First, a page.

Ty Burr ranks ''Kiki's Delivery Service,'' ''Starship Troopers,'' and ''The Big Lebowski'' among the top. Plus, his picks for the five worst
1 Kiki’s Delivery Service (Buena Vista, G)
Video of the Year
In a year in which the animation breakthroughs on the big screen involved computers and bugs (no, not that kind), the video that gave me the purest home-viewing enjoyment was a cartoon about a sweet-faced adolescent witch. Made in 1989. Hand drawn.
Animator Hayao Miyazaki (My Neighbor Totoro) has been called ”the Walt Disney of Japan,” and, ironically, it’s Walt Disney that is finally releasing his films in this country, with new, celeb-studded English-language tracks.
Still, even as the characters speak in the familiar cadences of Janeane Garofalo, Debbie Reynolds, and the late Phil Hartman, Kiki remains a beguiling fever dream of childlike nostalgia. On one level, it’s as archetypal as a Joseph Campbell myth: Thirteen-year-old Kiki (Kirsten Dunst) leaves her parents to find her place in the world, ultimately settling on a coastal city that Miyazaki envisions as a 1950s Europe where WWII never happened. In another sense, it’s a deeply reassuring parable of belonging. And on the visual level, it’s simply astounding, like one of Hergé’s Tintin landscapes unstuck in time, or a Little Nemo in Speed Racer Land. Next year Miyazaki’s ’97 hit Princess Mononoke will be released in U.S. theaters. For now, Kiki serves as a reminder in these antsy times that the best animated films are never about how the dots connect, but where they take you.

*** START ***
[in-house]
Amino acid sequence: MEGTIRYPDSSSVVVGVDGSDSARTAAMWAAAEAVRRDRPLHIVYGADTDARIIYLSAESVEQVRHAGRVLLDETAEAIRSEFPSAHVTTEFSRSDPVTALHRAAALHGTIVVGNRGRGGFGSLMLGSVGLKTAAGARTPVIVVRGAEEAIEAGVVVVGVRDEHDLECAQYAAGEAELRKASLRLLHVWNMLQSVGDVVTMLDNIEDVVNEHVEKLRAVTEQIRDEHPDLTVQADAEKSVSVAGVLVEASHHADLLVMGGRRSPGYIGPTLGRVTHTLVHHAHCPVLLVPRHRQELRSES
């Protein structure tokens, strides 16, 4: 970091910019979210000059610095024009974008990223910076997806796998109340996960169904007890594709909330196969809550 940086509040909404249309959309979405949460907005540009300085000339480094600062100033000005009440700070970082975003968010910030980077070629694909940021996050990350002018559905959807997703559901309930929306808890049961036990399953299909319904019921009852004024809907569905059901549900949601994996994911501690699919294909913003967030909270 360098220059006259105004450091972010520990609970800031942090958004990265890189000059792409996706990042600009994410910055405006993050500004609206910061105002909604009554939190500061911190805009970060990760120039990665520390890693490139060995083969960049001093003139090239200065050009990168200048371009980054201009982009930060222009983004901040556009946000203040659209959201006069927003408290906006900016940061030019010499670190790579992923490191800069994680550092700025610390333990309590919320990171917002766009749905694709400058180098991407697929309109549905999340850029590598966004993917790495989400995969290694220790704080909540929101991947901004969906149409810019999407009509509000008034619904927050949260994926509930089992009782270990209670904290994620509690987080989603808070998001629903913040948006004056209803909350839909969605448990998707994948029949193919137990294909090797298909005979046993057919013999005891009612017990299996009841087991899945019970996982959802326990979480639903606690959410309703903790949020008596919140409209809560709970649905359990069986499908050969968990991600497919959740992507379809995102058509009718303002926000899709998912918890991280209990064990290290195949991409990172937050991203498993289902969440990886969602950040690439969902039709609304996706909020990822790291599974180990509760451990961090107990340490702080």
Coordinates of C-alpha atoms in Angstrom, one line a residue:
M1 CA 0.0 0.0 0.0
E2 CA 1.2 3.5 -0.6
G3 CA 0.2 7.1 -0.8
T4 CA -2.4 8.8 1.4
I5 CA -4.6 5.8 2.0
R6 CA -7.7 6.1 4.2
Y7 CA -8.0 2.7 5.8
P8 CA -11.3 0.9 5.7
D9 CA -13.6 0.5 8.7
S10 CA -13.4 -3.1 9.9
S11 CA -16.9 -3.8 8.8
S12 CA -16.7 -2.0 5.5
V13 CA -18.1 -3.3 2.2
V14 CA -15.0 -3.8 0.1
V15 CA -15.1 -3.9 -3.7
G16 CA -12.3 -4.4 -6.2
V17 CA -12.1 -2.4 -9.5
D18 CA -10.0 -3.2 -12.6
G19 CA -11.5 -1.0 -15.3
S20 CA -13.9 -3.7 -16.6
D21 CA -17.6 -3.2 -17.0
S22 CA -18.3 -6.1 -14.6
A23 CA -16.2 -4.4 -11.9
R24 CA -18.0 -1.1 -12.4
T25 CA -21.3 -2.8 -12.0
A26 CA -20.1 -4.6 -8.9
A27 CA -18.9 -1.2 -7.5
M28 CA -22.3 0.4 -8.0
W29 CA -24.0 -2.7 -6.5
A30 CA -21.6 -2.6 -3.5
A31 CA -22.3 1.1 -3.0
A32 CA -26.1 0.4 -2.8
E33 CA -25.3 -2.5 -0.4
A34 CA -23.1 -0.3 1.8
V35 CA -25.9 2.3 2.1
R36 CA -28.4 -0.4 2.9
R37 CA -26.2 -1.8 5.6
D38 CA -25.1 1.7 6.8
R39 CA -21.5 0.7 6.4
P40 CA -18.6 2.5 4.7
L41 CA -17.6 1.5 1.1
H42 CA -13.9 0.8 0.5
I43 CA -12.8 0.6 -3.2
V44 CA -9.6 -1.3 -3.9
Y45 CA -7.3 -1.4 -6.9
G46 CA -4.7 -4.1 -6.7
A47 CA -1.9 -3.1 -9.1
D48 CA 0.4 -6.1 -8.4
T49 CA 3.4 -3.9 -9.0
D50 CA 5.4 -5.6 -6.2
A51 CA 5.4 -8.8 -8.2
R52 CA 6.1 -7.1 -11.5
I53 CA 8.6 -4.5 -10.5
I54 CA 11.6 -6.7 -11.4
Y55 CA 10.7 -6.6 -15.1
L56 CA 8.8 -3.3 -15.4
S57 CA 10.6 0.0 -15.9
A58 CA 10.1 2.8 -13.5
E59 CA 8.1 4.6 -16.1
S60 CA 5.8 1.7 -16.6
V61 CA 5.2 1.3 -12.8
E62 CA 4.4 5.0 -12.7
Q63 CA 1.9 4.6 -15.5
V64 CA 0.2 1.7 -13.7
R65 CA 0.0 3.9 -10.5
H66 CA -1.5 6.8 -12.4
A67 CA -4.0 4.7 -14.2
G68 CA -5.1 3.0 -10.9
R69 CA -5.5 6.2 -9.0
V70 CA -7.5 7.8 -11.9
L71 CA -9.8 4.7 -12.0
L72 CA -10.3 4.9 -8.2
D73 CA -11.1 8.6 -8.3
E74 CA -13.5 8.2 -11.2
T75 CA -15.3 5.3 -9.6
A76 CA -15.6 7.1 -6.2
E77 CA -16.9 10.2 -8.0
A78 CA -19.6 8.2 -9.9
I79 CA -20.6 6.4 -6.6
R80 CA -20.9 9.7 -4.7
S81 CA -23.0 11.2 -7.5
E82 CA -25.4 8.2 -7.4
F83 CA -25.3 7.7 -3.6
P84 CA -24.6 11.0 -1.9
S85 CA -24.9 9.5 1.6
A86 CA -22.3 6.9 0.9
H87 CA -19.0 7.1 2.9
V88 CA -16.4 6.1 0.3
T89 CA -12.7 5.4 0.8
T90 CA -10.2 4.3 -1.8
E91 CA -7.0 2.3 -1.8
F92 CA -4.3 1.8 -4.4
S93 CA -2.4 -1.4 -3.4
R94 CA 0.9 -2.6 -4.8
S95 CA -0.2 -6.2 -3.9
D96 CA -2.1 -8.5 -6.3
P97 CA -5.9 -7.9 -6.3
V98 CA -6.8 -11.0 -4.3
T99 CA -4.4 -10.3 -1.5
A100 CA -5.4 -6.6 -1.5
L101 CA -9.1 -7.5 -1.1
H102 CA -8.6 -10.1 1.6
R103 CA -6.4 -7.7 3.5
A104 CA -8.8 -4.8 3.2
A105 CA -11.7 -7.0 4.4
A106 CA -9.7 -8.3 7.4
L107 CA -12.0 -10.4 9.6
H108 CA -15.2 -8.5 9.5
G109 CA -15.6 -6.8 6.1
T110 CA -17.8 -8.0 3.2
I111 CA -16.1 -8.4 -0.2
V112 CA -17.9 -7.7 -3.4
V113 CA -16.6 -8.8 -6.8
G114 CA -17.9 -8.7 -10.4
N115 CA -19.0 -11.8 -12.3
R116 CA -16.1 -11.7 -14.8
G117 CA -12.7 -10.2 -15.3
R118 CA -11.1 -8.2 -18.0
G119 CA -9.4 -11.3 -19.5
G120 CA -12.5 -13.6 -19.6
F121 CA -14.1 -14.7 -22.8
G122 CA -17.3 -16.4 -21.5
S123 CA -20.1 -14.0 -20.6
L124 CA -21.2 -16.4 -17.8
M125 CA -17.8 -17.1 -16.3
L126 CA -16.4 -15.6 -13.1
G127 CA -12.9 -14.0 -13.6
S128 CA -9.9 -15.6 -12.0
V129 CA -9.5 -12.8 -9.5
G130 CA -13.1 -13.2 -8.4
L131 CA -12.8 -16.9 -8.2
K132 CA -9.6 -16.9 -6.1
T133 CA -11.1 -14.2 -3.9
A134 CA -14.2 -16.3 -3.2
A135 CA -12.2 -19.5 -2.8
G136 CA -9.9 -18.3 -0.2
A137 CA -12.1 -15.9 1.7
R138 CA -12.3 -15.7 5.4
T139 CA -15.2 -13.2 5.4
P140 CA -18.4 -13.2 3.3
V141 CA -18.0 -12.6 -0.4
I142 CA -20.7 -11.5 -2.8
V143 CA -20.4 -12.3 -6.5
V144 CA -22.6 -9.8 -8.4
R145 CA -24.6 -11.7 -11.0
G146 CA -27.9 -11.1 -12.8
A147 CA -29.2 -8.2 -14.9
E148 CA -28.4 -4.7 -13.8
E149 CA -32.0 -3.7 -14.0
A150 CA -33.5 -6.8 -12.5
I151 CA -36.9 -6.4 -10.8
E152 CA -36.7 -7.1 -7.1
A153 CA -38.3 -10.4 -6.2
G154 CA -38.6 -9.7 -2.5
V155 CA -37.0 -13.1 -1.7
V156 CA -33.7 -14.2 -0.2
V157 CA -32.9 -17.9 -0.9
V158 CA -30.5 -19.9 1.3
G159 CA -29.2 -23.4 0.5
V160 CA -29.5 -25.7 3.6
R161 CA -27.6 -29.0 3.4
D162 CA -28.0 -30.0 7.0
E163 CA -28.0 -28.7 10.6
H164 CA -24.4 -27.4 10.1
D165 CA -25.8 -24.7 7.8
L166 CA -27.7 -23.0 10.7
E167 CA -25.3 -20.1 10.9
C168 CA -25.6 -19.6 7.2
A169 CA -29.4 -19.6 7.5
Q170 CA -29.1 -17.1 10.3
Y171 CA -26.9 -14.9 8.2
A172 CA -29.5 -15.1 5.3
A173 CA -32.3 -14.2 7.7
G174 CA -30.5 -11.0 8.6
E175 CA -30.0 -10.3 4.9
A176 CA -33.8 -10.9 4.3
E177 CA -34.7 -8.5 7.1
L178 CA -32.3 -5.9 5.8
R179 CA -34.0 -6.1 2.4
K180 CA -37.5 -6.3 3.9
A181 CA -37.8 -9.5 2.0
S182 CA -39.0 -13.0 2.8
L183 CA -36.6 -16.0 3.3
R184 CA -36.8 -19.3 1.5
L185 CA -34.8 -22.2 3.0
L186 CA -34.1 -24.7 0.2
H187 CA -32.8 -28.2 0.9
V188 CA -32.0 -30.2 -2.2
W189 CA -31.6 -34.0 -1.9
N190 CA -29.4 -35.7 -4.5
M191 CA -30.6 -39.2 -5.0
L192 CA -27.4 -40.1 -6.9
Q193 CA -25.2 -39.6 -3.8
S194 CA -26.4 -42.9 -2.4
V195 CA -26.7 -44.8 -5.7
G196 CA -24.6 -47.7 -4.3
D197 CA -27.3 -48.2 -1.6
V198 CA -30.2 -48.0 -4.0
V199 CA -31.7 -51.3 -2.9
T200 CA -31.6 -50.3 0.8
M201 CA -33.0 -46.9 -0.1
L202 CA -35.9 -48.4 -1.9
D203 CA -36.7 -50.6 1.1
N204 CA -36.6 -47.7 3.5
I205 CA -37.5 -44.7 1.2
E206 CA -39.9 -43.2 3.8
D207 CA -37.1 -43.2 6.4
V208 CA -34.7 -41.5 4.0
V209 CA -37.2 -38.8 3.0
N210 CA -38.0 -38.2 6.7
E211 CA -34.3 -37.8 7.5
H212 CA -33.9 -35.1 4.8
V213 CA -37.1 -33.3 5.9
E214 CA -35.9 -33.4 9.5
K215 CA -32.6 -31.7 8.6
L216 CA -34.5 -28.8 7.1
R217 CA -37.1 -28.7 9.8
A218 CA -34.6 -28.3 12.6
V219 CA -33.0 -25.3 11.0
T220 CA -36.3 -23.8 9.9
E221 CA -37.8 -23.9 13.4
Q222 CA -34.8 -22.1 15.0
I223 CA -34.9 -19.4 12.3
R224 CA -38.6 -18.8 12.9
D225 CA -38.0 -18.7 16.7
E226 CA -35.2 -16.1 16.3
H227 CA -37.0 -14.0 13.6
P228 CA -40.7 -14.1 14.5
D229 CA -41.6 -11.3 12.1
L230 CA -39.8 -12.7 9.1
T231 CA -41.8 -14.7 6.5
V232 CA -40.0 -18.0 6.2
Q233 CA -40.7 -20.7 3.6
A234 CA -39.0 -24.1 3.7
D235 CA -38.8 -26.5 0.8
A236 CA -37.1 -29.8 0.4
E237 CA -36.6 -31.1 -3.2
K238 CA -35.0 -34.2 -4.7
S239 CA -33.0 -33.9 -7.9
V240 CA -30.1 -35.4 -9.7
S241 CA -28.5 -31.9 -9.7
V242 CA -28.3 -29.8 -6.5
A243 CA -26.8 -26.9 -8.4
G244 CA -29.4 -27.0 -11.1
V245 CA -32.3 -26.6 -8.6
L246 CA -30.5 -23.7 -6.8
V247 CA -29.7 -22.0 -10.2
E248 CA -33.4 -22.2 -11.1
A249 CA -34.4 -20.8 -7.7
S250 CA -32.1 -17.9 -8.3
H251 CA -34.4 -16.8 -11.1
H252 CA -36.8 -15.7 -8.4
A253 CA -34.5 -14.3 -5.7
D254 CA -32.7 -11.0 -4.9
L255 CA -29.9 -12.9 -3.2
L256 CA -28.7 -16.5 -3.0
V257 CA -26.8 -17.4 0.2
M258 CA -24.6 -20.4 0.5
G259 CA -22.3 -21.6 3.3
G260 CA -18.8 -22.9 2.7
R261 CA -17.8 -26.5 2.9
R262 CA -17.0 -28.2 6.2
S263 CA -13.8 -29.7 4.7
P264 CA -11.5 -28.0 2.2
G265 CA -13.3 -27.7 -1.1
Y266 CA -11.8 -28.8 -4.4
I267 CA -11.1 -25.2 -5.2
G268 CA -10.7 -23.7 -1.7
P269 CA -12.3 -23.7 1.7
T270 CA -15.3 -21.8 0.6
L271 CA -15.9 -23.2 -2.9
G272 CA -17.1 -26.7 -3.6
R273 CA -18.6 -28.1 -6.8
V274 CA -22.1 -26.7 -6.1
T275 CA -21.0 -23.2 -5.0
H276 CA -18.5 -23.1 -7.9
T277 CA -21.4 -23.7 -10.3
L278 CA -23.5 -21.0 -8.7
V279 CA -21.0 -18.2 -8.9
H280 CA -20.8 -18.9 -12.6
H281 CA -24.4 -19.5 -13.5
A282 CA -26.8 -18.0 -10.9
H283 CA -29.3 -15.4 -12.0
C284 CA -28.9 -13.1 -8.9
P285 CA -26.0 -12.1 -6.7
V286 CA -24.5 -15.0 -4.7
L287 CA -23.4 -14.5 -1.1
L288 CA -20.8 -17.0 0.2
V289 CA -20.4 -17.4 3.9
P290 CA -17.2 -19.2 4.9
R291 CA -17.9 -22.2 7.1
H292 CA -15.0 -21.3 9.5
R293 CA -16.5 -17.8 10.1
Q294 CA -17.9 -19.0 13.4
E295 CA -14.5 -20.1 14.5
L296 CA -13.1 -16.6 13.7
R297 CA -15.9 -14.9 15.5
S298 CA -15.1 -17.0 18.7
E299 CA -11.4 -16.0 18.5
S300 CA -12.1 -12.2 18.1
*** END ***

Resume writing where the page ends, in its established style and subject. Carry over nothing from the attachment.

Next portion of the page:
2 Starship Troopers] (Columbia TriStar, R)
Neo-fascist tripe aimed squarely at the empty space between the ears of MTV-addled teenagers? A fiendishly encoded critique of American cultural tastes? Or just a genetically superior bugs-from-outer-space flick? At least half the fun of Paul Verhoeven’s pilloried future-schlock epic lies in trying to figure out his intentions. There’s no one answer, either: The director of The Fourth Man and RoboCop is the kind of tricky bastard who’ll throw Neil Patrick Harris (Doogie Howser, M.D.) in an SS trench coat, call him a good guy, then let you stew over your own response. Forget Gus Van Sant’s Psycho — this is the postmodern Hollywood art film of the year.
3 Les Vampires/Irma Vep (Water Bearer, unrated/Fox Lorber, unrated)
Maids and aristocrats, office workers and policemen: In Louis Feuillade’s gloriously surreal 1915-16 serial, the members of the criminal gang known as the Vampires are everywhere and everyone. It’s the first intimation of the Pod People, the first filmed expression of 20th-century paranoia, and, as such, it’s as modern as The X-Files. At the center of the madness is the incredible Musidora as arch-vamp Irma Vep, who’s also the oblique subject of Olivier Assayas’ Irma Vep, a bitterly funny after-dinner mint to Les Vampires about a hapless director (Jean-Pierre Léaud) trying to remake the silent classic for the 1990s. Vampires shows French cinema literally being born; 80 years later, Irma Vep caustically presides over its funeral.
4 Eye of God (Peachtree, R)
A small, still slice of American pie, Tim Blake Nelson’s debut skirts art-house/heartland pretensions to end up as a translucently moving vision of faith and bad luck. An Oklahoma burger waitress (Martha Plimpton) marries the born-again ex-con (Kevin Anderson) to whom she’s been writing and — so gradually that it’s almost invisible — Mr. Right turns into Mr. Righteous. Meanwhile, a mournful teen rebel (Nick Stahl) aimlessly drives the back roads by night, spiraling in toward their conjoined fates. Like an infinitely sympathetic surgeon, Nelson intercuts between past, near past, and present, circling around a hideous act of violence until we can no longer look away — and then slips us a scene of overpowering grace in its place.